In the late 1980s, John Barnes was British football’s King of Rap. To this day, British hip hop fans whisper in hushed tones: “Before Dre, before Pac, before Snoop, before MC Hammer, there was Liverpool attacking midfield sensation John Barnes.” Barnes rapped on the notorious “Anfield Rap”, which reached #3 in the UK charts, in anticipation of Liverpool’s defeat to AFC Wimbledon in the FA Cup final. Britain remembered, and in 1990 he was allowed to rap on New Order’s World Cup song “World In Motion”. He gave us what one night describe as a sing-song accumulation of words which is a lot worse than the middle-age white dudes’ conception of the musical form of rap as perpetrated in the box-office hit Three Men and A Little Lady of the same year.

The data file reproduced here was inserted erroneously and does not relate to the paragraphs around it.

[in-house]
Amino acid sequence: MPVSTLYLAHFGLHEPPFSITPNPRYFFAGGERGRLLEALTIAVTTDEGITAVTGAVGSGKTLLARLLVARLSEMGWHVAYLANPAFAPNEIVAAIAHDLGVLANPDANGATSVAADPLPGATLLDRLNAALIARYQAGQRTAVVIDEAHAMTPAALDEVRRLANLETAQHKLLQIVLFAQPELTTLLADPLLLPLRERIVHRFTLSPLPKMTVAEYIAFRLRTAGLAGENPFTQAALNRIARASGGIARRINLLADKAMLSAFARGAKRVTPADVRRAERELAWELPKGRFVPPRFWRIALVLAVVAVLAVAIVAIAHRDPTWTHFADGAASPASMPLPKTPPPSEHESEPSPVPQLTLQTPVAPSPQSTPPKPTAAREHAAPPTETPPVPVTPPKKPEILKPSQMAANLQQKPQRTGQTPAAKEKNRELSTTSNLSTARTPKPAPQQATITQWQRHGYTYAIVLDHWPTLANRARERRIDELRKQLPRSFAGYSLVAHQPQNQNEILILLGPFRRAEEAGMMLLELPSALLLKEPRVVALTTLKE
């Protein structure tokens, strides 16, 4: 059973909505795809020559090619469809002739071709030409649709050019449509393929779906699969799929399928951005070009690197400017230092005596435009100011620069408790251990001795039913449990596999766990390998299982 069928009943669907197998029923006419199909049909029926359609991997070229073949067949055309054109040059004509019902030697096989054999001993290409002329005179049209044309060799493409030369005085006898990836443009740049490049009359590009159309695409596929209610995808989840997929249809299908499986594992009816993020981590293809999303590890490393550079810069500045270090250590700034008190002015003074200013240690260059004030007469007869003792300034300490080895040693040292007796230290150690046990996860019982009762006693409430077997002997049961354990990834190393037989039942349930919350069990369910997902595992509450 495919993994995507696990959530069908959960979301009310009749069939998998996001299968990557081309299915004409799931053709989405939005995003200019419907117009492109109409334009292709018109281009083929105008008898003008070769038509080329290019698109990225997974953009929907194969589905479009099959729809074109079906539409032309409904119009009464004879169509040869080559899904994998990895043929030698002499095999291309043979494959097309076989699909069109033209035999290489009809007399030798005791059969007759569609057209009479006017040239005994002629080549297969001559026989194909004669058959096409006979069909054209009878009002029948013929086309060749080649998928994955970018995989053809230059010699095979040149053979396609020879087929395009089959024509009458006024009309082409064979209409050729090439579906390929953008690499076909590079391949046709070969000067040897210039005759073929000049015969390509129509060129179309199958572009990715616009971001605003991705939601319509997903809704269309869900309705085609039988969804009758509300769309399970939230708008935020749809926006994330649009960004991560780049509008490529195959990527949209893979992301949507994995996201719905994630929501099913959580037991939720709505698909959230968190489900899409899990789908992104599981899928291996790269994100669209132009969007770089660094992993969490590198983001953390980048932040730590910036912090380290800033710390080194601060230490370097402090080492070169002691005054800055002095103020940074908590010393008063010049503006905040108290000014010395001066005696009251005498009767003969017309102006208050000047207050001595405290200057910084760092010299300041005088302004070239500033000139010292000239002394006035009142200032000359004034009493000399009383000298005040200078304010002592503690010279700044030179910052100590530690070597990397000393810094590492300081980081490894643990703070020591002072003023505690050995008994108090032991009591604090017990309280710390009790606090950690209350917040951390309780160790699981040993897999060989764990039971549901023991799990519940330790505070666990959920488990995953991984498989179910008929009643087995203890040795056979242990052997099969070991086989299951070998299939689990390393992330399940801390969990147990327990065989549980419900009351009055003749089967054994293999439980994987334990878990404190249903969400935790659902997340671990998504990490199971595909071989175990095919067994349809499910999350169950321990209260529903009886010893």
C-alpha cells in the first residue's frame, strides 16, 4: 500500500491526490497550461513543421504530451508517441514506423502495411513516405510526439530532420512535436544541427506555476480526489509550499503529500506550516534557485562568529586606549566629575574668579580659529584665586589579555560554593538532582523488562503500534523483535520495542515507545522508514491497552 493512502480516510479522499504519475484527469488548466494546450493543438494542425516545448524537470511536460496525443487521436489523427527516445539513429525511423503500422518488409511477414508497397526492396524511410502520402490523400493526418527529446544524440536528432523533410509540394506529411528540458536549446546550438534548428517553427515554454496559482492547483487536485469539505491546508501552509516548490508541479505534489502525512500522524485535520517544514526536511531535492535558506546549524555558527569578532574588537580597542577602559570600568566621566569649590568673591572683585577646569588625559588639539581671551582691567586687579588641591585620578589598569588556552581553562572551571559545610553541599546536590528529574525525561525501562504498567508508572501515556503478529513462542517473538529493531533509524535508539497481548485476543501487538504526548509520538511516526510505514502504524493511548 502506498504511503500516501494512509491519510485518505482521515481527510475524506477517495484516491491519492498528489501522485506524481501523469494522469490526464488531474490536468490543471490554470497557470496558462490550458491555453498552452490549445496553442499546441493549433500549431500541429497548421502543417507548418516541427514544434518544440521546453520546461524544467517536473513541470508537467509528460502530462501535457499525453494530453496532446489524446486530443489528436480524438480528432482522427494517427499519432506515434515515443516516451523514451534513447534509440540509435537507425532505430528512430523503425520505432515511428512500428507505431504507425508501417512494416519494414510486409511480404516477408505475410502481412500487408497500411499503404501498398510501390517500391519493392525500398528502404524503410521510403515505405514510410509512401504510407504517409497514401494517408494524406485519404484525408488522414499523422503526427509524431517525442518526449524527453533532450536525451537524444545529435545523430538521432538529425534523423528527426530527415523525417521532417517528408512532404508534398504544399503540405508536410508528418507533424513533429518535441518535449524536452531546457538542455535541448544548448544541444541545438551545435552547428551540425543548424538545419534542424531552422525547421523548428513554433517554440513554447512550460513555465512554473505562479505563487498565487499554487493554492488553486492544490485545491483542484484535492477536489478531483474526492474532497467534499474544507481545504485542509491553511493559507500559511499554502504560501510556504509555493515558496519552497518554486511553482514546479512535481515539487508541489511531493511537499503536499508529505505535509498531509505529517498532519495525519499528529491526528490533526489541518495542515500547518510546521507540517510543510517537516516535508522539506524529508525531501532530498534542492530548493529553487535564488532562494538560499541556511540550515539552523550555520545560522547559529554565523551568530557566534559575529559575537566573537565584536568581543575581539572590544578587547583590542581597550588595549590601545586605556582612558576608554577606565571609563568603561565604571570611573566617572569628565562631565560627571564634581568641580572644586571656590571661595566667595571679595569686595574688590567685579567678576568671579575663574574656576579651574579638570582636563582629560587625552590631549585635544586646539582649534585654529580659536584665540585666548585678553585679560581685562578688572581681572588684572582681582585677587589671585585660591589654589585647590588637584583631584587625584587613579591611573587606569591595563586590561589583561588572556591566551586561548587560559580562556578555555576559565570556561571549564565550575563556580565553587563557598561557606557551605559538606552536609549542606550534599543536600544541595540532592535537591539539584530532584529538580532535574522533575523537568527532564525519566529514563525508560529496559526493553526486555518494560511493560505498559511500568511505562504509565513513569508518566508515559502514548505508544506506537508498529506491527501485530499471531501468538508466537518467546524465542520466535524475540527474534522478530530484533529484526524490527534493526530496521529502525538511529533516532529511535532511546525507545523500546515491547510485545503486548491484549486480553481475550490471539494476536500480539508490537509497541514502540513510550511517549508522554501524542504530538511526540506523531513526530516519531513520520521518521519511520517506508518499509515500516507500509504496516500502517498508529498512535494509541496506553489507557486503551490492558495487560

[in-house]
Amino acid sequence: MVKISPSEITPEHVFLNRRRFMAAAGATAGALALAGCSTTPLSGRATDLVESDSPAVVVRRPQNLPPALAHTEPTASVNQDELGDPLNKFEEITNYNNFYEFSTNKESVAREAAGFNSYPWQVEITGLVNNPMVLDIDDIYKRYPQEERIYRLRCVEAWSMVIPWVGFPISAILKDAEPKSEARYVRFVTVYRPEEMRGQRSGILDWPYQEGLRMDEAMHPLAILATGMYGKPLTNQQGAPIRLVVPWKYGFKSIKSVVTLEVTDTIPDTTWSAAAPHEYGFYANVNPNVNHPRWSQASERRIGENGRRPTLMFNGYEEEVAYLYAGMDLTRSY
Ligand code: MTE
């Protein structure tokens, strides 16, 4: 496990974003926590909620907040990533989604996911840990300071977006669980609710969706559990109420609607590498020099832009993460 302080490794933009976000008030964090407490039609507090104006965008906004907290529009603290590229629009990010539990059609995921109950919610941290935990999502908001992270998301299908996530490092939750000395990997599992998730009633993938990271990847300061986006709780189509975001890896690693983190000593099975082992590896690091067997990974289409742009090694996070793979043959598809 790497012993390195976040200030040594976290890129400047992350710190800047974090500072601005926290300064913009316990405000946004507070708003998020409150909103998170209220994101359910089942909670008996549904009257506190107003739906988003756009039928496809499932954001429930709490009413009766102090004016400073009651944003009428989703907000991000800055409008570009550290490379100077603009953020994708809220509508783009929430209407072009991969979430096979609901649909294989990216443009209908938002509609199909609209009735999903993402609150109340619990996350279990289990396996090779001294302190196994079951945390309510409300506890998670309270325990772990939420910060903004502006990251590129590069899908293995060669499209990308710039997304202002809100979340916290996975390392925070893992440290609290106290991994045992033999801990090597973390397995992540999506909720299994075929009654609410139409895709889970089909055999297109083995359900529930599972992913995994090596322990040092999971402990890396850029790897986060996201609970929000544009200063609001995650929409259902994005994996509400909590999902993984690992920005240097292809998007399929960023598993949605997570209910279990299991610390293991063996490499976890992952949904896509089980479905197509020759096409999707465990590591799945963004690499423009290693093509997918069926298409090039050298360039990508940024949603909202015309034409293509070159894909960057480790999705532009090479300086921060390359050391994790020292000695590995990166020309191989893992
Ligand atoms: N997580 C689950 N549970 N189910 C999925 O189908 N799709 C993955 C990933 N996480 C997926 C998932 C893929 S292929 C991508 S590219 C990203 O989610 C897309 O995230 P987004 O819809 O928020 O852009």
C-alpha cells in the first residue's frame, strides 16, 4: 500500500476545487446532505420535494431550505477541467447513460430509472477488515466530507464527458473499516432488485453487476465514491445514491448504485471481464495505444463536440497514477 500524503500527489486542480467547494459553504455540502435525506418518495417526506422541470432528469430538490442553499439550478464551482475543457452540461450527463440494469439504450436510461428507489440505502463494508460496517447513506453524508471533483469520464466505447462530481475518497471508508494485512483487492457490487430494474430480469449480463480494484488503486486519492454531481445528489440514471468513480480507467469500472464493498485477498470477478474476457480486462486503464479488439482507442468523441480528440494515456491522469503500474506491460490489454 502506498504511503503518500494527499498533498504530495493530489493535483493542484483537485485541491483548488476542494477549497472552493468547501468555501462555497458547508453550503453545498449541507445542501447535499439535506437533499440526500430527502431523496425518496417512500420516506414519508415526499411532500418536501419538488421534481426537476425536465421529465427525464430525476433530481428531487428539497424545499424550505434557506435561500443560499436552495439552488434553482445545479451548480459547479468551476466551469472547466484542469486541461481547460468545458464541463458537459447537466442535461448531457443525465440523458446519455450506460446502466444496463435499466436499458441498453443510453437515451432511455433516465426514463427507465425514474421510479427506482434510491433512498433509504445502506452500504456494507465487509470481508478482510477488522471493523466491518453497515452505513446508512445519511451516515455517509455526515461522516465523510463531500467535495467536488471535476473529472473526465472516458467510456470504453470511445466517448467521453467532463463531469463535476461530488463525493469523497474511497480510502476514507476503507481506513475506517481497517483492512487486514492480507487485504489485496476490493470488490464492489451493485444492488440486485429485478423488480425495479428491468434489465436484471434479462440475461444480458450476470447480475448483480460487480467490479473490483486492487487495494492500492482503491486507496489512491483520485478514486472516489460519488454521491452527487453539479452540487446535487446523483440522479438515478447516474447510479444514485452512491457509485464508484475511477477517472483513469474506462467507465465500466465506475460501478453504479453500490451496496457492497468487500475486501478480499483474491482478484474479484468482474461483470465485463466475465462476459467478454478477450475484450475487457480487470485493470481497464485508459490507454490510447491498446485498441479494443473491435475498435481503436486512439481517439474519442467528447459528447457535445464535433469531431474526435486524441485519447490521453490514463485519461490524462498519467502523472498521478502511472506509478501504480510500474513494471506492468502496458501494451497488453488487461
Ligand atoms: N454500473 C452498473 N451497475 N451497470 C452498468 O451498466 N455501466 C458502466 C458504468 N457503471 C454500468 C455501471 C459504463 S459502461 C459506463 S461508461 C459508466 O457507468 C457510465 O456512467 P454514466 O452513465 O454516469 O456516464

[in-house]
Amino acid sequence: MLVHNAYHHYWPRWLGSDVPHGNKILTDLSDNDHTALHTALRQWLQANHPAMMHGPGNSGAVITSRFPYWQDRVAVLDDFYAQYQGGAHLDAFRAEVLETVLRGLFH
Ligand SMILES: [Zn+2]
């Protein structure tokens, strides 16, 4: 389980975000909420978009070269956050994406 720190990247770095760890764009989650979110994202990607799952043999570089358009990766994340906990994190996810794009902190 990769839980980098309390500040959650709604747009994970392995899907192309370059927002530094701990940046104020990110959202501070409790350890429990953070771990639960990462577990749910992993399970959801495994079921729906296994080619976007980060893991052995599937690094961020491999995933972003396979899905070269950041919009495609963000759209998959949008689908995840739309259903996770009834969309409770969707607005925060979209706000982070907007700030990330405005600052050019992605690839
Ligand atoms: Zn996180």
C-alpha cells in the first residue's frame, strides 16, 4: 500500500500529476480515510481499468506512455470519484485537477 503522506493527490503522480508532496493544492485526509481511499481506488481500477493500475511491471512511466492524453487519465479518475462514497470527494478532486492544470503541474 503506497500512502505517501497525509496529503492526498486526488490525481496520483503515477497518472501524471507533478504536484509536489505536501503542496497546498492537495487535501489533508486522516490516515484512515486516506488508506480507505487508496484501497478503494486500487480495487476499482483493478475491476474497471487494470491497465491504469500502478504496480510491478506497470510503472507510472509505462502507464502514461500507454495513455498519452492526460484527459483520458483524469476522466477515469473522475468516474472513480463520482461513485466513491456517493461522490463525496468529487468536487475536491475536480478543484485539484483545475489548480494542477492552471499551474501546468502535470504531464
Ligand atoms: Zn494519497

What John Barnes could do, Paul Gascoigne thought he could do better. So he ventured into the street  as rapping icon Gazza, and enriched the body of hip hop with the incisive social commentary of “Gazza’s Rap”. The backing track exploits every cliché of early 1990s dance music; Gazza’s rapping draws its influence from Kenny Everett’s “Snot Rap” from 1983.

One can laugh at almost every vocally-disoriented, good-sense-deprived footballer featured here, but Clint Dempsey’s rap gets a bye —he sounds even scarier than John Barnes and might find me to bust a cap in my ass, to employ the jargon of the circles in which Dempsey moves. There is no cause for mirth in Pelé’s bossa nova number; dude can’t sing, but it is quite nice.

Cristiano Ronaldo: Your moms want to bang him.

Cristiano Ronaldo: Your moms want to bang him.

 

The biggest laugh must be reserved for Cristiano Ronaldo’s bid at usurping Julio Iglesias’ crooner crown. It might have been for a TV commercial, but if Portugal’s Banco Espírito Santo in their best judgment thought it was okay to unleash the crooning talents of young Ron upon the world, I don’t think I’d trust them with my hard-earned cash.